Taking Student Leadership Mainstream



I love developing young leaders. Since I started I youth ministry (100 yeas ago it seems) I was taught to develop a leadership team. The book you see above was my first student leadership book. It recommended I start a S.A.L.T team, this stands for Student Action Leadership Team. From this point on I was always recruiting new leaders, we would have planning meetings, etc. It was very exclusive. Now let’s jump ahead 20 years.

I used to believed in the elite team. The special forces of youth ministry. I sought the best and the brightest, until I got a “revelation” that that is not what Jesus did. Yes, he chose 12 disciples, but that was not his “leadership” team. If they were supposed to be his leadership team, they were certainly not the best and the brightest. I would have chosen the rich young ruler or the prodigal son’s bother because he was always home and faithful.

Jesus took leadership mainstream. He called young men who could not make it in traditional rabbi school where you had to apply to be a student (yes, I used to use student leadership applications doh!). I have an Endeavor style ministry, mixed with my own thoughts and ideas, that believes all kids can take their place in God’s story.

I am still experimenting with some mid-week program models but I have divided our youth ministry meeting time into a 45 and 45 paradigm. Summer is different, but the idea goes like this,  kids think up and develop projects with an an adult facilitator for the first 45 minutes of our program. They meet, eat, chill, plan etc. Some nights they are planning a weekend retreat and some nights they are thinking on ways to add value to the program that night. Everyone can choose something. The second 45 minutes is service. We have praise and worship, offering, and message, etc.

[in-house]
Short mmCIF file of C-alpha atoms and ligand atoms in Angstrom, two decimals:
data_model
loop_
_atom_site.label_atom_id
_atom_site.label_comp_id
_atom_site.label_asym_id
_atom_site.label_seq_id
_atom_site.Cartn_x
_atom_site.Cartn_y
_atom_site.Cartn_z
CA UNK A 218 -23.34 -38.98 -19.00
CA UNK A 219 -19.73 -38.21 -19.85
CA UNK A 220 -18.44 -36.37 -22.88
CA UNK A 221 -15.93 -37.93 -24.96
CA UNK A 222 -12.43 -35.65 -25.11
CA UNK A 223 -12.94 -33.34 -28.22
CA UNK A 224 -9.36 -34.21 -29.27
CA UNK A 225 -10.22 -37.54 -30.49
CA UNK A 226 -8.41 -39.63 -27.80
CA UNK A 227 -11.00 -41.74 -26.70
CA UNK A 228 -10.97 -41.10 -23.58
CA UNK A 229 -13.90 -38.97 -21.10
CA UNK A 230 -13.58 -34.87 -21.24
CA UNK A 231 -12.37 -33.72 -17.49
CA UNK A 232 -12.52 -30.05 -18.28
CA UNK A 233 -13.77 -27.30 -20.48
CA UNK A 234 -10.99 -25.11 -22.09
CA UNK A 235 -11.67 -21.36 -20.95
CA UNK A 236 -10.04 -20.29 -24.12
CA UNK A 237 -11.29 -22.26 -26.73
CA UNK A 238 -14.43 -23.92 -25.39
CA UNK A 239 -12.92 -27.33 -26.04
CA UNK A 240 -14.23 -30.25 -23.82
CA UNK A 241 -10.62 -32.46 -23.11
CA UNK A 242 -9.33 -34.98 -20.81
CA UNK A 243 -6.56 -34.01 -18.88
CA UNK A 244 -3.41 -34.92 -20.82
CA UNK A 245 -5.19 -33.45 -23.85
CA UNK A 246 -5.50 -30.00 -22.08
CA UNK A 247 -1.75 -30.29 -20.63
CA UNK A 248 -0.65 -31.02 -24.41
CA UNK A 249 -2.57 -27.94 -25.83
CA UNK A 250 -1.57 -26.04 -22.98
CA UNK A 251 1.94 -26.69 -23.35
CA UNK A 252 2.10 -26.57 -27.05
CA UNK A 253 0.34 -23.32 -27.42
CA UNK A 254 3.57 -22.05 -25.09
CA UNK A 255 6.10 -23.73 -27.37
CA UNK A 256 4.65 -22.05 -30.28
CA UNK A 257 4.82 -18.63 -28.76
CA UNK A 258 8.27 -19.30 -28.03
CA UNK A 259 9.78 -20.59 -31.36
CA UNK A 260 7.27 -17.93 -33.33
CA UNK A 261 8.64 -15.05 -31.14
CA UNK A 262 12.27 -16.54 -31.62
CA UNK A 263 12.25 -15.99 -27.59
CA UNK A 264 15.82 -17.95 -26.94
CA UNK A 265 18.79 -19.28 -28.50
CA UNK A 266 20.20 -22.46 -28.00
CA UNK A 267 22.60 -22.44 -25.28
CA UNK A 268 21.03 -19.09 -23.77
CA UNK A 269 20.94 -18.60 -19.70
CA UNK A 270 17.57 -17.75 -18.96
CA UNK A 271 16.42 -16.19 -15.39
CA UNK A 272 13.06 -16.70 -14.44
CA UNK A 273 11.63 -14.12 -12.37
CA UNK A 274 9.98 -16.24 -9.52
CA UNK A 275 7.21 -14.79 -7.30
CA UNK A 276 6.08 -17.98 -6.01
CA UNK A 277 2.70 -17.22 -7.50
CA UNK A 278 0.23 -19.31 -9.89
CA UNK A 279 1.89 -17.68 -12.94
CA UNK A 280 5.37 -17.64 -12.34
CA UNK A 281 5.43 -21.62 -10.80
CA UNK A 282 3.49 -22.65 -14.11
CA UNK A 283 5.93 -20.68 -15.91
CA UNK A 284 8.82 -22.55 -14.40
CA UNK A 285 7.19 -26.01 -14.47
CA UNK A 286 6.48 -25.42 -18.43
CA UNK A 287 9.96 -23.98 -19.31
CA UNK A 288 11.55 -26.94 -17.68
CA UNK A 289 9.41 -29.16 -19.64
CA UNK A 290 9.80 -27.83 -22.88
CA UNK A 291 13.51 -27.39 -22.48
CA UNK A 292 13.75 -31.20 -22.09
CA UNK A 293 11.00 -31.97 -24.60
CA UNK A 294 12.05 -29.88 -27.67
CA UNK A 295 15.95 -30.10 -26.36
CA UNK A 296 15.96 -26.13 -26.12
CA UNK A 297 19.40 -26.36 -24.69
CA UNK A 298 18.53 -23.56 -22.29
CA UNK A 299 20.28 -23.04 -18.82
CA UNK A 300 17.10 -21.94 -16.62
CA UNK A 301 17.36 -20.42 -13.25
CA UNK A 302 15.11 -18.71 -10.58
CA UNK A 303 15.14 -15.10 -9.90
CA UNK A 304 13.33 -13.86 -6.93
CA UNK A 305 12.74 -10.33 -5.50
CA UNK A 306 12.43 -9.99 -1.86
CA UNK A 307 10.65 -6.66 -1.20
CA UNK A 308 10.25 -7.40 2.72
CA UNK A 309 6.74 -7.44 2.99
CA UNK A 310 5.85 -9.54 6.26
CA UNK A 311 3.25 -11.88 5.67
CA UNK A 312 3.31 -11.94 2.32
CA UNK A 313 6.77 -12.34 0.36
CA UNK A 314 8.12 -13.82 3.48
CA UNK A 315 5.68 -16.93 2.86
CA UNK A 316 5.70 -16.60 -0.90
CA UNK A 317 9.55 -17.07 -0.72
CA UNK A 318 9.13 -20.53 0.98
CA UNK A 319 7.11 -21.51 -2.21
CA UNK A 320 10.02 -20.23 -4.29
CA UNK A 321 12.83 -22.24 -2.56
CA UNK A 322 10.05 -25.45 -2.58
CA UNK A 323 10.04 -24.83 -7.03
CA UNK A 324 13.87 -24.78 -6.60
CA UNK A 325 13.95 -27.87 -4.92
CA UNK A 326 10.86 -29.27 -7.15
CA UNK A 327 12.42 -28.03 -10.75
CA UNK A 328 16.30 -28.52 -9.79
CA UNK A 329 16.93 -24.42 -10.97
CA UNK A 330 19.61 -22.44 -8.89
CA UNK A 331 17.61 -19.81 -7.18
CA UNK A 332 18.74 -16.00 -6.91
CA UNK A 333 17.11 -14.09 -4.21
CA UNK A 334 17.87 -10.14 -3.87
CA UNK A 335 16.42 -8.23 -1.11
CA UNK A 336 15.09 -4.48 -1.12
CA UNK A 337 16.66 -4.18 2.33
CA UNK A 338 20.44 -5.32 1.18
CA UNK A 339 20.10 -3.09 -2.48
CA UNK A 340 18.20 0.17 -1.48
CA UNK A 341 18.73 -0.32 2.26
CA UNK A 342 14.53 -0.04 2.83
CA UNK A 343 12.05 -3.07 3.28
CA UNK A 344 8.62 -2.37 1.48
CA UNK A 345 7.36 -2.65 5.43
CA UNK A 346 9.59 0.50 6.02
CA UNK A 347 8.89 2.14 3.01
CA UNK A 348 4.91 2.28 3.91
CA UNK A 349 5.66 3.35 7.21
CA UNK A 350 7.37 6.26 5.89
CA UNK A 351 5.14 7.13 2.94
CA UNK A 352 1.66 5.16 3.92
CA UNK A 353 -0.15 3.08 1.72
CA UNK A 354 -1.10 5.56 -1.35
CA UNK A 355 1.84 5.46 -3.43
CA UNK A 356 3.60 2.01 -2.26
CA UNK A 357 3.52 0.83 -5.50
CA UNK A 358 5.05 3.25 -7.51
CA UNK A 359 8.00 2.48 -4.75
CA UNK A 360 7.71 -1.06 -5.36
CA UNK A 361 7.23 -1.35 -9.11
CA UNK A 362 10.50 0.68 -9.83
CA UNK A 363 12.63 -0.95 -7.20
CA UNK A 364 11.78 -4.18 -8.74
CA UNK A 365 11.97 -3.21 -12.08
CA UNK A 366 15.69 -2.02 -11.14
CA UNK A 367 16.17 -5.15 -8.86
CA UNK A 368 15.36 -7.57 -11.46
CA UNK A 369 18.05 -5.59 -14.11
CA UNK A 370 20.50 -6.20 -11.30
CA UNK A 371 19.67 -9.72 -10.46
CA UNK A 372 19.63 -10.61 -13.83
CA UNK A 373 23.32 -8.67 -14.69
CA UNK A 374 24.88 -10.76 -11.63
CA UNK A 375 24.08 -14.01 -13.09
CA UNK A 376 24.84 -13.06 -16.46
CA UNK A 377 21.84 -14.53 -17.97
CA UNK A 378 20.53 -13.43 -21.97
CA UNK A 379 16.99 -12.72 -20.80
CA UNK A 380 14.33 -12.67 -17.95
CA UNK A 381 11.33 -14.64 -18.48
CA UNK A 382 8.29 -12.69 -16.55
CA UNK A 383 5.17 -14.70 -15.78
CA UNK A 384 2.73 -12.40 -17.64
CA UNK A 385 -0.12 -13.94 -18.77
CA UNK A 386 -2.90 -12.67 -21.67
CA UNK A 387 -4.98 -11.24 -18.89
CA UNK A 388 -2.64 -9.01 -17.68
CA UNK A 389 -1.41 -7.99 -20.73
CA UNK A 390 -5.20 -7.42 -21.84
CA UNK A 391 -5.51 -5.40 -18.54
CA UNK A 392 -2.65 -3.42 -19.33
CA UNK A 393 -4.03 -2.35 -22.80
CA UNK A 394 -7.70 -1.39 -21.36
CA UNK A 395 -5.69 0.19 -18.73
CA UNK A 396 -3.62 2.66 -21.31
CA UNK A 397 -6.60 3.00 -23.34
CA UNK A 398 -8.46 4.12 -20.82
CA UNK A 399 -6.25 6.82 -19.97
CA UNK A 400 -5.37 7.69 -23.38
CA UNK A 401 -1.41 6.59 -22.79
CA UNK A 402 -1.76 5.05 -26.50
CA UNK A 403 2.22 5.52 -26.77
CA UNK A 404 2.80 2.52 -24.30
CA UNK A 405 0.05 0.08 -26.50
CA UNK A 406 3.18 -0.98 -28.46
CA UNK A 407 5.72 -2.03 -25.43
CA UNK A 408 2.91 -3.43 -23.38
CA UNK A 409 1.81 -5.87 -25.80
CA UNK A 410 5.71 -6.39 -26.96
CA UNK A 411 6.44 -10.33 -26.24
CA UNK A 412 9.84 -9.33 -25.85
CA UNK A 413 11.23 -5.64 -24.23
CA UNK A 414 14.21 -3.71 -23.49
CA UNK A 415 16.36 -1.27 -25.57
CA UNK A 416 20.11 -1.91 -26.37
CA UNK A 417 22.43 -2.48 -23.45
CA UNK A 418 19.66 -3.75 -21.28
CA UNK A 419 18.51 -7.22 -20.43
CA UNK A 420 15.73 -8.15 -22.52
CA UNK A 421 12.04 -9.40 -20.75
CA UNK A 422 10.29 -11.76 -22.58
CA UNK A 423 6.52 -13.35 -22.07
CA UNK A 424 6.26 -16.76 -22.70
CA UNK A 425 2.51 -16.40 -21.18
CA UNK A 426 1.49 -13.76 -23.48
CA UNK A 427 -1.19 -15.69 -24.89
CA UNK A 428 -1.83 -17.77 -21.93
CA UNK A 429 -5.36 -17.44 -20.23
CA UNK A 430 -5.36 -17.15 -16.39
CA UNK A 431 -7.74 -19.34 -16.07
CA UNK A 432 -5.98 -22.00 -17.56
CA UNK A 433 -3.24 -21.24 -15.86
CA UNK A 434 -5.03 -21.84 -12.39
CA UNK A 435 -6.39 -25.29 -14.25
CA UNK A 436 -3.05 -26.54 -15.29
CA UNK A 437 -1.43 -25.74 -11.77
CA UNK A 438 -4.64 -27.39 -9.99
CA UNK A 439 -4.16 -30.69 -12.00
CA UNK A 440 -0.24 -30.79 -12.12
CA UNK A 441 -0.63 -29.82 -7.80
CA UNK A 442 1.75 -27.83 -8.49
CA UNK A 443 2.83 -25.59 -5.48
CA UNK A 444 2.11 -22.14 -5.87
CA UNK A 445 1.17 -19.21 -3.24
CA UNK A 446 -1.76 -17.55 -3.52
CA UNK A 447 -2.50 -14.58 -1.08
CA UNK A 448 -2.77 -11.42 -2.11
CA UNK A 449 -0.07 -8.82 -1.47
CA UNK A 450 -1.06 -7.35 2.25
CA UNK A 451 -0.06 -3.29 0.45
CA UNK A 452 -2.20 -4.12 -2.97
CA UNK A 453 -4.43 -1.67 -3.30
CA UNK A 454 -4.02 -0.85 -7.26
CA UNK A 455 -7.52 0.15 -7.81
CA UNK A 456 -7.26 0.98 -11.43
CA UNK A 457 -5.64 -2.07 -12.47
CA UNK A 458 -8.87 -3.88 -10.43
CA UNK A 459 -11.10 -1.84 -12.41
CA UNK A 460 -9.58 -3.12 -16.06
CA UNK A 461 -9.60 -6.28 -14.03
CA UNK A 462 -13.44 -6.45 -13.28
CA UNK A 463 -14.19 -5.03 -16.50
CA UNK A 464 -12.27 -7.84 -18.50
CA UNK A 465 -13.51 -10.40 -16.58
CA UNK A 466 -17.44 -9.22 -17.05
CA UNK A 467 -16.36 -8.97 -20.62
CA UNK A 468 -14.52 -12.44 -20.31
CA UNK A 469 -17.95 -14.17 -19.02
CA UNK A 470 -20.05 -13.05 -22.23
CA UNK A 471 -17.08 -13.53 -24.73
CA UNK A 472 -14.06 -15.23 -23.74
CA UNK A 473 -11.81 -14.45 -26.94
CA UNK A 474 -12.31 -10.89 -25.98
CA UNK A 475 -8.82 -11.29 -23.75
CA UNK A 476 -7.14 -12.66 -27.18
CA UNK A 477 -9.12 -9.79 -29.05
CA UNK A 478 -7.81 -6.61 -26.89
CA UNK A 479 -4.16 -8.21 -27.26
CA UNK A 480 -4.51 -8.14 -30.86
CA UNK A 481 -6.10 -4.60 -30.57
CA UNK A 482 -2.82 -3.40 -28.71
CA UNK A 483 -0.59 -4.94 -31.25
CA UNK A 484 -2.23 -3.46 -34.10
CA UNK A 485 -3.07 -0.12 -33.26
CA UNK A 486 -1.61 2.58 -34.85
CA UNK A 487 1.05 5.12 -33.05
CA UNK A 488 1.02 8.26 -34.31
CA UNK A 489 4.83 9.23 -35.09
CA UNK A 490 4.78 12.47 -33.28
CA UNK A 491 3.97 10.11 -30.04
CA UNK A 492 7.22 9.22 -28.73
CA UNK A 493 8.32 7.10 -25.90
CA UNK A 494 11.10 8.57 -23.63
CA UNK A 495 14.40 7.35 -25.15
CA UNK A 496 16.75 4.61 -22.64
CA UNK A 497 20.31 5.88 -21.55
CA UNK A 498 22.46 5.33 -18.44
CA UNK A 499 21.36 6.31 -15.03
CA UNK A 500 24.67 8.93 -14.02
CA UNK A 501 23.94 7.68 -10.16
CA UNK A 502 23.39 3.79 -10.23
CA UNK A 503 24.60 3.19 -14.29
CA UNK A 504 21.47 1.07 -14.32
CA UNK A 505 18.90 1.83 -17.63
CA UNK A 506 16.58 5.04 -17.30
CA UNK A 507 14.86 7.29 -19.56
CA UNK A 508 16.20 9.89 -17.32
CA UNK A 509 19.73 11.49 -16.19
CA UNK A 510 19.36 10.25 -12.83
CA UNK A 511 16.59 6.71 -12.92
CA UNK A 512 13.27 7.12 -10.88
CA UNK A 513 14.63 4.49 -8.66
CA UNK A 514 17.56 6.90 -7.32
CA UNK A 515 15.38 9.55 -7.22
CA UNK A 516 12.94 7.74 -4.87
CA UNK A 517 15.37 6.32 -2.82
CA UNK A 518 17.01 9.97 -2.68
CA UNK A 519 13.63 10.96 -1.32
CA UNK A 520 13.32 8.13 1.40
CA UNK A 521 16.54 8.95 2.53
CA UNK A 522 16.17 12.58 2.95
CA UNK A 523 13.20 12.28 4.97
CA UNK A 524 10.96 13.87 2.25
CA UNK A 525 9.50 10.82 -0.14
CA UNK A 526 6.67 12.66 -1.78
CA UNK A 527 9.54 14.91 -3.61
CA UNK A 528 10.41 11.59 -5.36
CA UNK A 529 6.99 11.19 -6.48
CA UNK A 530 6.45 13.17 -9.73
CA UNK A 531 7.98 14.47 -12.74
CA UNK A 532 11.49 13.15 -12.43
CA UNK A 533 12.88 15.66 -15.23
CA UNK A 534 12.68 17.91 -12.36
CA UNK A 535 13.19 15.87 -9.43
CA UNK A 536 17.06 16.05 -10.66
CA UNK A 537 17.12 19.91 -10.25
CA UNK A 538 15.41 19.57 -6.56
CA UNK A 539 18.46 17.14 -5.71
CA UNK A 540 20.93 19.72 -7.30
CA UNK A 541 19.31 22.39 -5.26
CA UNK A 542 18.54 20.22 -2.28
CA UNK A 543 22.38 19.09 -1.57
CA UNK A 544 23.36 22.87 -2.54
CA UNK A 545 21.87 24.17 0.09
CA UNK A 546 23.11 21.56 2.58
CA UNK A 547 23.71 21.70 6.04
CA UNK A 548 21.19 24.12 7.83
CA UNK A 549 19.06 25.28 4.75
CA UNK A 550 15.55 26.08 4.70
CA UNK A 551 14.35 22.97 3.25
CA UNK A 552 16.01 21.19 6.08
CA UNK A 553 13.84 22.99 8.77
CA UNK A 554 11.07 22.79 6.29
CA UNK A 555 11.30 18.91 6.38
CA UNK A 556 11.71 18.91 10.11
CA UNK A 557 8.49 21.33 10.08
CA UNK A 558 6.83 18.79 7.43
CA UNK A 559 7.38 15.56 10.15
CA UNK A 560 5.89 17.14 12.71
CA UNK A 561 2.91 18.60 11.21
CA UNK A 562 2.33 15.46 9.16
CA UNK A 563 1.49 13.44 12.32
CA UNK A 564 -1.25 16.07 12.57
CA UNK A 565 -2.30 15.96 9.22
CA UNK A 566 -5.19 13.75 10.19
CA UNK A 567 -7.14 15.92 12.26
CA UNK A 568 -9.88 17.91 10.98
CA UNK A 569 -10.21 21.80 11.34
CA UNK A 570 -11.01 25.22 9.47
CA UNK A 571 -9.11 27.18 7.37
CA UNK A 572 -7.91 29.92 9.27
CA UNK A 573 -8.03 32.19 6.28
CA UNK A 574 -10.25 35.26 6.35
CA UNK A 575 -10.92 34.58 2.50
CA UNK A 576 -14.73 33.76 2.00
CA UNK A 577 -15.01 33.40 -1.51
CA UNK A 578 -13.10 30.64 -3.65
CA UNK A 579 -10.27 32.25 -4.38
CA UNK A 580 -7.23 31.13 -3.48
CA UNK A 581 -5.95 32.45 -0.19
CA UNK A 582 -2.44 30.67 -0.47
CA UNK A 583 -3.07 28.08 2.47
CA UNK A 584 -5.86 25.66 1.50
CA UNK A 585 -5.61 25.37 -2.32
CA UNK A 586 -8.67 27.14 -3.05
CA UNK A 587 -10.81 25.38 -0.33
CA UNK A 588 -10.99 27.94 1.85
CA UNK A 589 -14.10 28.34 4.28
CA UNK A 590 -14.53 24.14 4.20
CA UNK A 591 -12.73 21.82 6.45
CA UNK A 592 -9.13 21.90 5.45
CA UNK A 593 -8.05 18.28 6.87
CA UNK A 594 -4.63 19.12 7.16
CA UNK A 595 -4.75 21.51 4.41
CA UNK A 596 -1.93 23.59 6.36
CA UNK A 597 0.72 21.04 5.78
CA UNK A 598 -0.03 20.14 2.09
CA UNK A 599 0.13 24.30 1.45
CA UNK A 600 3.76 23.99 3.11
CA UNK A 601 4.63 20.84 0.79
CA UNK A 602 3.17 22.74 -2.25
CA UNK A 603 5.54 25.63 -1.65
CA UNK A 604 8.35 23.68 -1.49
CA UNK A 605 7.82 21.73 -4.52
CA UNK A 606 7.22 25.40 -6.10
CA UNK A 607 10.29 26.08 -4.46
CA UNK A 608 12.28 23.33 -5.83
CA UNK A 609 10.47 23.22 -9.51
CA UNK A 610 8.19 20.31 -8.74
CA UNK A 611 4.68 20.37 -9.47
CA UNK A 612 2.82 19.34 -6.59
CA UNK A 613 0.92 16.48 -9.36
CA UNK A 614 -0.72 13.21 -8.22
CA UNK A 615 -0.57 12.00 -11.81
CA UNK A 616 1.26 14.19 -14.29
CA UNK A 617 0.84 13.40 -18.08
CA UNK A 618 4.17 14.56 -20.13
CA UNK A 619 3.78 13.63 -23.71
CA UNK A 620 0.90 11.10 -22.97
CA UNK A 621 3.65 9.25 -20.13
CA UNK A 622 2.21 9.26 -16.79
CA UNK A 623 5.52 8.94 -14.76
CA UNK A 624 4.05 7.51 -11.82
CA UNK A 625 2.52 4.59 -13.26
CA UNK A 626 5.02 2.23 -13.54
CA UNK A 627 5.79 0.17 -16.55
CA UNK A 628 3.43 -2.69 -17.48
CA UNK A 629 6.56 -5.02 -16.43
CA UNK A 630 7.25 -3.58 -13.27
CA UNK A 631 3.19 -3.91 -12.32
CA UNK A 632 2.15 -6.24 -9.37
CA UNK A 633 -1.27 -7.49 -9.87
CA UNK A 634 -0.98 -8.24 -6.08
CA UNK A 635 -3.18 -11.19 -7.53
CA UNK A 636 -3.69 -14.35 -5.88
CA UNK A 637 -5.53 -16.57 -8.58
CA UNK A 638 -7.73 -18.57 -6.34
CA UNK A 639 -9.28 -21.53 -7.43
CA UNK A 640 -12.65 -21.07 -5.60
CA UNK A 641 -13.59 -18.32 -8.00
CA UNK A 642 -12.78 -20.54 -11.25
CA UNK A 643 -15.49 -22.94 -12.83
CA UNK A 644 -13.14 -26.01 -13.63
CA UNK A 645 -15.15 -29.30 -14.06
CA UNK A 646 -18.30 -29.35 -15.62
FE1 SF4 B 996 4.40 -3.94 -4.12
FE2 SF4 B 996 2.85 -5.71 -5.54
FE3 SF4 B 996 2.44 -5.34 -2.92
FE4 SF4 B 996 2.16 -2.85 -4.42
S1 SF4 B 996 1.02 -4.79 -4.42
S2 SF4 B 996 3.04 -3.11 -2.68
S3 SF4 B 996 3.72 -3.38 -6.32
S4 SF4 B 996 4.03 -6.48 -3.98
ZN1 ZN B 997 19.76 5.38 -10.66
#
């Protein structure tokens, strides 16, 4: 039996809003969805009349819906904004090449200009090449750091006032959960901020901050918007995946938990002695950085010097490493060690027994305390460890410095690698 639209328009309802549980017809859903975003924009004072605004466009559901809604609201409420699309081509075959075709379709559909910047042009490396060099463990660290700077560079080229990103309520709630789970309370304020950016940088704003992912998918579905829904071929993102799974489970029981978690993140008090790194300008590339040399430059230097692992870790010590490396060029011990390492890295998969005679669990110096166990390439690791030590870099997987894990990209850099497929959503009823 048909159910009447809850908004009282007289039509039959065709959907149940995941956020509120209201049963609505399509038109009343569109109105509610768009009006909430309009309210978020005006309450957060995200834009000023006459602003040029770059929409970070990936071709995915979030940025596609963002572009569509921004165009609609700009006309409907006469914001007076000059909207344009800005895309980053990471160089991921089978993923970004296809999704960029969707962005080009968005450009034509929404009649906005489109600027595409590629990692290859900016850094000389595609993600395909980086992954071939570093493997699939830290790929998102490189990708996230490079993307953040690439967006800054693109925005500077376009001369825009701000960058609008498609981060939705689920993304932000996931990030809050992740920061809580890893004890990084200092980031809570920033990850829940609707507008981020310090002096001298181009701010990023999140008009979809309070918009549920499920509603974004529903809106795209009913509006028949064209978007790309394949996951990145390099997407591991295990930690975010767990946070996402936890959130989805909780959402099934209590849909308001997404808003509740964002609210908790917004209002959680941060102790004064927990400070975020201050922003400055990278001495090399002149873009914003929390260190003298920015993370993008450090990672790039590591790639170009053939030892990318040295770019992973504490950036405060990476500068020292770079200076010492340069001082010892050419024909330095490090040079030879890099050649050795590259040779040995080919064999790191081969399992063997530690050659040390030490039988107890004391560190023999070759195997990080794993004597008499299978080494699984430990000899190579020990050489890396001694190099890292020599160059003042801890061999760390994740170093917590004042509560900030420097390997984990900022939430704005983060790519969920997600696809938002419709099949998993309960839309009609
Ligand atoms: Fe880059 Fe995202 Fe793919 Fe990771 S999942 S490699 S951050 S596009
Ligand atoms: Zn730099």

I still have “go to” kids but my pool of developing young leaders has grown. I get to watch kids in action. It’s like watching a football combine and seeing kids run through the drills in real time. In this process kids are learning, doing, and failing vs sitting. This model isn’t perfect, no models are, but this mainstream approach to leadership feels more like Jesus to me.

For more info on developing student leaders and some of my recommended resources you can check out my article on Equipping Student Leaders

How are you taking student leadership mainstream in your group?

Life For Youth Camp Rocks The House!



I  am back from a week of ministering at The Greatest Place On Earth: Life For Youth Camp. I have included most of the links to the videos I used as well as the worship songs so you can download them for yourself. I have also included a short video of what to do now the you are back from your camp. Have a great rest of the summer and a great school year. Stay Fired Up!